Classroom Cage Used on Boy With Autism Sparks National Special Needs Debate
A school principal in Canberra, Australia has been fired for allocating school funds to build a classroom cage for a 10-year-old boy with autism.
The six and a half by six and a half foot fenced in structure cost $5,195 and was built for one child in particular, who remains unidentified to protect his privacy, ABC News reported. The structure stood for less than a month before the Australian Capital Territory (ACT) Education and Training Directorate ordered it to be dismantled in March. It was intended as a “calm down space” for the child and was reportedly only used once.
— Canberra Times (@canberratimes) September 9, 2015
The ACT’s report on their investigation into this “inappropriate structure” was released Tuesday, September 8. The report concluded the principal, who has been removed, was solely responsible for the decision to build the construction and hired an external party to build it.
The ACT also completed an investigation into the use of “withdrawal spaces” in other government schools but found no evidence of their use elsewhere in the system.
— Lisa Mosley (@LisaMosley) September 9, 2015
Education Minister Joy Burch called it an isolated incident of poor decision making.
“This structure could not be deemed acceptable in any way shape or form, in any of our public education schools, hence it was withdrawn,” Burch said in April, according to ABC News. “I have also made assurances through the school executive and through our support teams that the child and the family involved is given the utmost support over this time.”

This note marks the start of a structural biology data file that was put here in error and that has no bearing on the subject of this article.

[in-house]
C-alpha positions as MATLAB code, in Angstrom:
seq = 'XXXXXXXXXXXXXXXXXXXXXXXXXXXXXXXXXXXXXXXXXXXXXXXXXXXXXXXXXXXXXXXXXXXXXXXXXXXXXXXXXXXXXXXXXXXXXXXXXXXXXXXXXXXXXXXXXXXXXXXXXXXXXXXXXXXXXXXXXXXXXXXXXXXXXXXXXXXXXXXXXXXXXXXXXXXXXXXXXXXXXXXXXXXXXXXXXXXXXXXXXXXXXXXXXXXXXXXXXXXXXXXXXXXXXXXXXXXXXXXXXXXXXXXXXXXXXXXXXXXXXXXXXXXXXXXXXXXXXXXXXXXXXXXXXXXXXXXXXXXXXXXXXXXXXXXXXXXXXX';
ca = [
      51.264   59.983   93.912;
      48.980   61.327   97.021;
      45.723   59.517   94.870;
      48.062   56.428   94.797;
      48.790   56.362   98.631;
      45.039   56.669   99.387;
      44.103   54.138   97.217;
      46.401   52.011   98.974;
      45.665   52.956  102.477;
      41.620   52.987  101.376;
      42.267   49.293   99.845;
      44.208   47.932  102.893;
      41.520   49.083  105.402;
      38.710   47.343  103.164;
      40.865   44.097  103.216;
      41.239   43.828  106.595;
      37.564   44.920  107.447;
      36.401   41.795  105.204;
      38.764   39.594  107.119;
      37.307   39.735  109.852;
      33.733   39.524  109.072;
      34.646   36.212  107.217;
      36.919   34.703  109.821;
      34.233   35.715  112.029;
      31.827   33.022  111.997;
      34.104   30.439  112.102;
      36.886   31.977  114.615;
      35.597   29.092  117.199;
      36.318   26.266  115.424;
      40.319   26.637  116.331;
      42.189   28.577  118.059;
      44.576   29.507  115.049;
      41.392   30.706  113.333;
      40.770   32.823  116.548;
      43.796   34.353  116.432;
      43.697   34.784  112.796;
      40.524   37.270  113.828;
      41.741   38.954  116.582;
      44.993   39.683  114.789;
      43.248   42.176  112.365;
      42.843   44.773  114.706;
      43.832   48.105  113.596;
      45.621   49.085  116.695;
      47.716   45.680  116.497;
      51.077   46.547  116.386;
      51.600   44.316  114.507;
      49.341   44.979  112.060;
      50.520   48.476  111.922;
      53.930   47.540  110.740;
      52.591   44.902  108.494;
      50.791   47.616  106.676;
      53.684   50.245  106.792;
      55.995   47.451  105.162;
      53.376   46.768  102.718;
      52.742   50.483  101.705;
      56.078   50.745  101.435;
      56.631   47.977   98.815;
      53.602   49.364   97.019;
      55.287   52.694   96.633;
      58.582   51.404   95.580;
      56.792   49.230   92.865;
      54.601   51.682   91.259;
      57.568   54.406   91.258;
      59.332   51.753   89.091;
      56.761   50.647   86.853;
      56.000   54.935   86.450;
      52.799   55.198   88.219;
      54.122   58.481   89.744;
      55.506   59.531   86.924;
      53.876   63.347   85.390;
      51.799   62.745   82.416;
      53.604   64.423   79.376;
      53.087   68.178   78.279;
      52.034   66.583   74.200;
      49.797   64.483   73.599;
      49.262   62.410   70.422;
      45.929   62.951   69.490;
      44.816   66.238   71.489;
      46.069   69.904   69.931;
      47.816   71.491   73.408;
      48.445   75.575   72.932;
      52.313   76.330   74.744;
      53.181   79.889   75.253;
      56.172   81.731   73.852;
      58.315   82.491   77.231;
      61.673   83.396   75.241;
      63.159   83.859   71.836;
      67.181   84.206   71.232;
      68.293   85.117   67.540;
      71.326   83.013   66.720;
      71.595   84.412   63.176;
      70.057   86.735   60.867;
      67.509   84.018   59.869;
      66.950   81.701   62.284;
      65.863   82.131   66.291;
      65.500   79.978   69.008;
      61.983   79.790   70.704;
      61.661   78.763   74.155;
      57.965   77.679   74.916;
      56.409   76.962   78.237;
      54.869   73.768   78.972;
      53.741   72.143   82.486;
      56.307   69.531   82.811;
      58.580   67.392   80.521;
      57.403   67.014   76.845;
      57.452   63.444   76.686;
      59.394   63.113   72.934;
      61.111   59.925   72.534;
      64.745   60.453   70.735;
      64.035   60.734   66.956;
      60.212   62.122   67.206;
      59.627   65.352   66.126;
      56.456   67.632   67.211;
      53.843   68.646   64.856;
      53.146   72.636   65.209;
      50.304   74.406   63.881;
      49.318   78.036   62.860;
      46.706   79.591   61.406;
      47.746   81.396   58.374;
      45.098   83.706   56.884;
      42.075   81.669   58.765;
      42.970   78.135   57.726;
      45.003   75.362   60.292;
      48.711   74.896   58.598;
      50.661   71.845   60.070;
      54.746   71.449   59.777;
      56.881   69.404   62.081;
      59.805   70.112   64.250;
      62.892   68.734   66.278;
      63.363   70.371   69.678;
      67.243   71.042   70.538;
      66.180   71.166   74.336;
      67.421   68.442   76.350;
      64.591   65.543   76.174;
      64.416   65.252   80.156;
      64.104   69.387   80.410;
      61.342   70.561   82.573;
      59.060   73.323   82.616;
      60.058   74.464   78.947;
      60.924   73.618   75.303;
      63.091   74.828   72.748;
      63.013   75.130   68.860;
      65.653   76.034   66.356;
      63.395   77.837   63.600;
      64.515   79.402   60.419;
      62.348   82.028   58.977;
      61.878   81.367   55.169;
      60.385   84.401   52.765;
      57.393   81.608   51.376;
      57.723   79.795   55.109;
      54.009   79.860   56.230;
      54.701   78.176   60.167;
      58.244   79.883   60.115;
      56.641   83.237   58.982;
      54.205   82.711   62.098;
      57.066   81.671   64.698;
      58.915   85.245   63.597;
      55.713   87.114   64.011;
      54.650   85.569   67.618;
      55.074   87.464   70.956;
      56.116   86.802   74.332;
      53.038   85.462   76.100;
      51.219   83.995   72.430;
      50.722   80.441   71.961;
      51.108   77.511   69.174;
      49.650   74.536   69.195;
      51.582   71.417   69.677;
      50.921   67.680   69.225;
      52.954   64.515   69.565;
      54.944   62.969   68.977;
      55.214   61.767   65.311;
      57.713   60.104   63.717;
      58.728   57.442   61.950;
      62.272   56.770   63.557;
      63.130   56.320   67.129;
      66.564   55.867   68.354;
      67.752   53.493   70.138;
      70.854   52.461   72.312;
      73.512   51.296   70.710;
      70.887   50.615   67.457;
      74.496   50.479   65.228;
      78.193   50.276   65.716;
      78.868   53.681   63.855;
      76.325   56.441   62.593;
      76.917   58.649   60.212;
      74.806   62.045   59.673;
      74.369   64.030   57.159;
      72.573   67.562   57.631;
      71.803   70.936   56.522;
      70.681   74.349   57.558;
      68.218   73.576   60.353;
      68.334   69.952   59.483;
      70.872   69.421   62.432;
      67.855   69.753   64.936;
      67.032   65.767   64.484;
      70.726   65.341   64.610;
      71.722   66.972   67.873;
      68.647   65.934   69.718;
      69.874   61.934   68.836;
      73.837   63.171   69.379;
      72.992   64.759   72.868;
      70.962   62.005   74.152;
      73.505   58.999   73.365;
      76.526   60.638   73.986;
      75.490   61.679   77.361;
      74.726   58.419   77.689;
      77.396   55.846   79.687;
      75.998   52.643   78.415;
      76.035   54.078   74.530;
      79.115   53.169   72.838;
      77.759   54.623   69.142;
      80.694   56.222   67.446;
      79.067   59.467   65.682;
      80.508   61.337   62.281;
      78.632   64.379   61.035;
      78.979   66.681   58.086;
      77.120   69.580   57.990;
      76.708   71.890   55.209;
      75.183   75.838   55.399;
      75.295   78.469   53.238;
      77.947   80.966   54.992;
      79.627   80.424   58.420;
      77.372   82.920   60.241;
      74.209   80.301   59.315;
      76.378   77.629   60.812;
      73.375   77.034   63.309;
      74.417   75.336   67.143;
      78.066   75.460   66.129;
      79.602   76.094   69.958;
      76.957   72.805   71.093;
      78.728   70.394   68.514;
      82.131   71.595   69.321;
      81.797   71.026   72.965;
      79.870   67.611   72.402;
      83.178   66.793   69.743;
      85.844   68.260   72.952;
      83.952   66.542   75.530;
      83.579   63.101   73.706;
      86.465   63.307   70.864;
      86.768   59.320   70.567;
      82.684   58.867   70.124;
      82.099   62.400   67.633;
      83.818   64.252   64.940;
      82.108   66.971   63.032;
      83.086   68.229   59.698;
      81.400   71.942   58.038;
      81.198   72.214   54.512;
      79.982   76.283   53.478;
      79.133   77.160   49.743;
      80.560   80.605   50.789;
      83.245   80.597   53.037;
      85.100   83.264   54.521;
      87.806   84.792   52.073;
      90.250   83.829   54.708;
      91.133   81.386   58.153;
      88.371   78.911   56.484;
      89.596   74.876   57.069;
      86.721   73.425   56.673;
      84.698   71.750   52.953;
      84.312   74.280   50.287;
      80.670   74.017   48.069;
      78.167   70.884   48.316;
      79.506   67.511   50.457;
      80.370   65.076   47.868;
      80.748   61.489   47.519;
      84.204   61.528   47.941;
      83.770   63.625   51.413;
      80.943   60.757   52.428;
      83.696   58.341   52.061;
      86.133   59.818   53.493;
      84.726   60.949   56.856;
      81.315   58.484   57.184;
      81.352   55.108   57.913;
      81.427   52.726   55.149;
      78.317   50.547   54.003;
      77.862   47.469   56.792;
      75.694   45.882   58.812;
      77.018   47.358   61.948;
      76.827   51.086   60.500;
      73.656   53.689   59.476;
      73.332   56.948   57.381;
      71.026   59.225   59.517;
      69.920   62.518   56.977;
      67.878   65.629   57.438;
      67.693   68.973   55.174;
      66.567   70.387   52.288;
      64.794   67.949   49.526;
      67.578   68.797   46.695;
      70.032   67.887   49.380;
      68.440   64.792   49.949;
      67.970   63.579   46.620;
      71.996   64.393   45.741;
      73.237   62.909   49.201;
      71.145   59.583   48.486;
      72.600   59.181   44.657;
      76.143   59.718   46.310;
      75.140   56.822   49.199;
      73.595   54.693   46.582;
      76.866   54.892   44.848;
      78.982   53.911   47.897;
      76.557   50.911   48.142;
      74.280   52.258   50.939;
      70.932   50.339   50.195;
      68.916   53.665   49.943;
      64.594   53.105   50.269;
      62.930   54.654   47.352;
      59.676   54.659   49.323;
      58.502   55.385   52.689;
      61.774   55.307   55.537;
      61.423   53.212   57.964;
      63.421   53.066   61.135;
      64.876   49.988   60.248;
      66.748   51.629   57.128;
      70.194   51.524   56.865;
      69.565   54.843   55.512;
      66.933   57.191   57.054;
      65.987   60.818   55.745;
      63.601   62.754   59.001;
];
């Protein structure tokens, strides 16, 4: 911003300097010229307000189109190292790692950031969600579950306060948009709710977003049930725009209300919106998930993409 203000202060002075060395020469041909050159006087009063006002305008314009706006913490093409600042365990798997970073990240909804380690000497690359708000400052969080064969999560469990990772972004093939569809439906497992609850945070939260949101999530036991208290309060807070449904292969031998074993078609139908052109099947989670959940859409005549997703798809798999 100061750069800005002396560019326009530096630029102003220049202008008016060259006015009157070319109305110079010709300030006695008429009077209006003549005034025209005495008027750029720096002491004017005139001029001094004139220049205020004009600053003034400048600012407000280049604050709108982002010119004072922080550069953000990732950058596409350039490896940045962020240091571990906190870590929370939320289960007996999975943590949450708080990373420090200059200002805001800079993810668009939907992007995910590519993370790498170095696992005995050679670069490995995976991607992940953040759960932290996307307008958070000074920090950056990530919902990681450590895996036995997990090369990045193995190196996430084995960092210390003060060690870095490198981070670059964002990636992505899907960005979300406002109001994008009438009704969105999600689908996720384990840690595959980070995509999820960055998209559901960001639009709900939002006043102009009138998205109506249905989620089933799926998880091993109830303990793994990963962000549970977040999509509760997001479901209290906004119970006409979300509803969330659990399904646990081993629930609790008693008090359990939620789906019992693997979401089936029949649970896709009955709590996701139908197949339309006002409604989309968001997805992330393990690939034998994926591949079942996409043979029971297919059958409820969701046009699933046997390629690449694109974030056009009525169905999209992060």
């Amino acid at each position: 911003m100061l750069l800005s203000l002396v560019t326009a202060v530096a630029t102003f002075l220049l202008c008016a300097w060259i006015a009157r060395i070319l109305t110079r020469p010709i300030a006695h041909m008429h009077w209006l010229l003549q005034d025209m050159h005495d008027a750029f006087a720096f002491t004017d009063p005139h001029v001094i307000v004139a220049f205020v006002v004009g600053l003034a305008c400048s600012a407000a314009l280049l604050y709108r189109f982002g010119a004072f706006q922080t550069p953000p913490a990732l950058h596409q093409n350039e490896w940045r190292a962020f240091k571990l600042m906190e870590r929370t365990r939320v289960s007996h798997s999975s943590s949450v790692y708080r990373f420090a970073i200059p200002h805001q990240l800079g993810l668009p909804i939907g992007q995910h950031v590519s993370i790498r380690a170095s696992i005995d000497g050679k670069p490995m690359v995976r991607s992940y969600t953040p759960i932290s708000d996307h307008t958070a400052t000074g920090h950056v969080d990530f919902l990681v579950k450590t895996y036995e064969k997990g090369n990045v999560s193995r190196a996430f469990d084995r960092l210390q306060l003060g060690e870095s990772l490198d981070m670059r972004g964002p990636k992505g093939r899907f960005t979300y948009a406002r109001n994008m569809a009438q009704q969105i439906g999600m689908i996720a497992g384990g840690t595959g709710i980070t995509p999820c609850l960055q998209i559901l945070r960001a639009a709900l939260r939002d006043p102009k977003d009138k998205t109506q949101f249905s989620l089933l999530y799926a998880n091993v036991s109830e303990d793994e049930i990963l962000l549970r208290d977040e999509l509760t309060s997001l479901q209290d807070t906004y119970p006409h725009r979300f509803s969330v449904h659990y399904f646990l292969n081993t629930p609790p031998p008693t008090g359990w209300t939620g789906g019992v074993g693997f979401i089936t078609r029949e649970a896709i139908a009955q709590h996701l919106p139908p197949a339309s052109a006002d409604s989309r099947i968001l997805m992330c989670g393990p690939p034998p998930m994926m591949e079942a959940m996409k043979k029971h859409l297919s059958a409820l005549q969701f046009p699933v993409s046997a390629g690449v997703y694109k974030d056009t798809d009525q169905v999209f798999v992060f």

See more of Burch’s comments in the video below:
One positive outcome to the disturbing incident will be the ACT’s increased vigilance on behalf of its special needs students. The government reports that it will now be appointing a Director for Families and Students, who will be focused on the safety and wellbeing of students, particularly the most “vulnerable.”
Also, in addition to the ACT’s original investigation into the cage, Tony Shaddock, an international special education expert and University of Canberra academic, will chair a panel that is conducting a review of the Australian government’s special education programs, according to a statement from the ACT.
The cage has sparked a national debate in Australia around how schools deal with children who have behavioral issues, The Canberra Times reported. The much-need discussion comes at a time when the Australian school system is dealing with an unprecedented number of students with disabilities and special needs, including autism.
“It is about how we as a community understand and better respond to children with special needs and make sure best practice in place,” Burch said, according to the Canberra Times.